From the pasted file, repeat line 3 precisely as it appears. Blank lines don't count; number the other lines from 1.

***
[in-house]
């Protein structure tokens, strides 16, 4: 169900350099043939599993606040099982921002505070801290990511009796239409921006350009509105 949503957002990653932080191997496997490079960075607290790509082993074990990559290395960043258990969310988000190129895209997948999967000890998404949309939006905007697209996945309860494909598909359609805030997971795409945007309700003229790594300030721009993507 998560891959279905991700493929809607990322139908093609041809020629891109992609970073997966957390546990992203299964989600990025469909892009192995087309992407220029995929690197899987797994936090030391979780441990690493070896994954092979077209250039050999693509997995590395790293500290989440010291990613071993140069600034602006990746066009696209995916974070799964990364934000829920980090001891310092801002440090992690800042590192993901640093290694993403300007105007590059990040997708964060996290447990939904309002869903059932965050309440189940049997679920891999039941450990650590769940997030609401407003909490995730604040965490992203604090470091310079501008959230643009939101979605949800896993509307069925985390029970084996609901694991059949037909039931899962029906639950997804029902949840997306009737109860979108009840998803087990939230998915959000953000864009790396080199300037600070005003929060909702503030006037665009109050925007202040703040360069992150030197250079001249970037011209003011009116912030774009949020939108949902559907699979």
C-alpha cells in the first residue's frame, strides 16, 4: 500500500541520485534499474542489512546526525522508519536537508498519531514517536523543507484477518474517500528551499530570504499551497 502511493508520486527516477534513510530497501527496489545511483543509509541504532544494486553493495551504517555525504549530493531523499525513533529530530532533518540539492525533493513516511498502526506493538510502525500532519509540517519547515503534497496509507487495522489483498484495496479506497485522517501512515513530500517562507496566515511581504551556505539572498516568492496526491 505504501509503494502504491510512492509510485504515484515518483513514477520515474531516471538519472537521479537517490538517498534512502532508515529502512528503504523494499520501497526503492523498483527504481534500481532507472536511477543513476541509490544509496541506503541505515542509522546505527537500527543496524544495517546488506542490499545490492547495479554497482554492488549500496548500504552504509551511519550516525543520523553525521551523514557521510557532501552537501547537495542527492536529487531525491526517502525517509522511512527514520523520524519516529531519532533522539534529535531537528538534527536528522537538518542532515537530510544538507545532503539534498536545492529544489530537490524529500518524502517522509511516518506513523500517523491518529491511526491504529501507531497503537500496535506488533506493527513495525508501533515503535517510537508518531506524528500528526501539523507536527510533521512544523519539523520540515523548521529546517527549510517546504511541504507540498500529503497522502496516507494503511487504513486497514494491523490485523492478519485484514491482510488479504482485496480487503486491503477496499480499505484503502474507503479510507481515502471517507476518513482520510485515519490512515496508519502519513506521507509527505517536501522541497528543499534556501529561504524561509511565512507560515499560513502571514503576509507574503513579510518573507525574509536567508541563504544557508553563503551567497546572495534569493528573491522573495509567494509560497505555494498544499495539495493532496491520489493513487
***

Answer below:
C-alpha cells in the first residue's frame, strides 16, 4: 500500500541520485534499474542489512546526525522508519536537508498519531514517536523543507484477518474517500528551499530570504499551497 502511493508520486527516477534513510530497501527496489545511483543509509541504532544494486553493495551504517555525504549530493531523499525513533529530530532533518540539492525533493513516511498502526506493538510502525500532519509540517519547515503534497496509507487495522489483498484495496479506497485522517501512515513530500517562507496566515511581504551556505539572498516568492496526491 505504501509503494502504491510512492509510485504515484515518483513514477520515474531516471538519472537521479537517490538517498534512502532508515529502512528503504523494499520501497526503492523498483527504481534500481532507472536511477543513476541509490544509496541506503541505515542509522546505527537500527543496524544495517546488506542490499545490492547495479554497482554492488549500496548500504552504509551511519550516525543520523553525521551523514557521510557532501552537501547537495542527492536529487531525491526517502525517509522511512527514520523520524519516529531519532533522539534529535531537528538534527536528522537538518542532515537530510544538507545532503539534498536545492529544489530537490524529500518524502517522509511516518506513523500517523491518529491511526491504529501507531497503537500496535506488533506493527513495525508501533515503535517510537508518531506524528500528526501539523507536527510533521512544523519539523520540515523548521529546517527549510517546504511541504507540498500529503497522502496516507494503511487504513486497514494491523490485523492478519485484514491482510488479504482485496480487503486491503477496499480499505484503502474507503479510507481515502471517507476518513482520510485515519490512515496508519502519513506521507509527505517536501522541497528543499534556501529561504524561509511565512507560515499560513502571514503576509507574503513579510518573507525574509536567508541563504544557508553563503551567497546572495534569493528573491522573495509567494509560497505555494498544499495539495493532496491520489493513487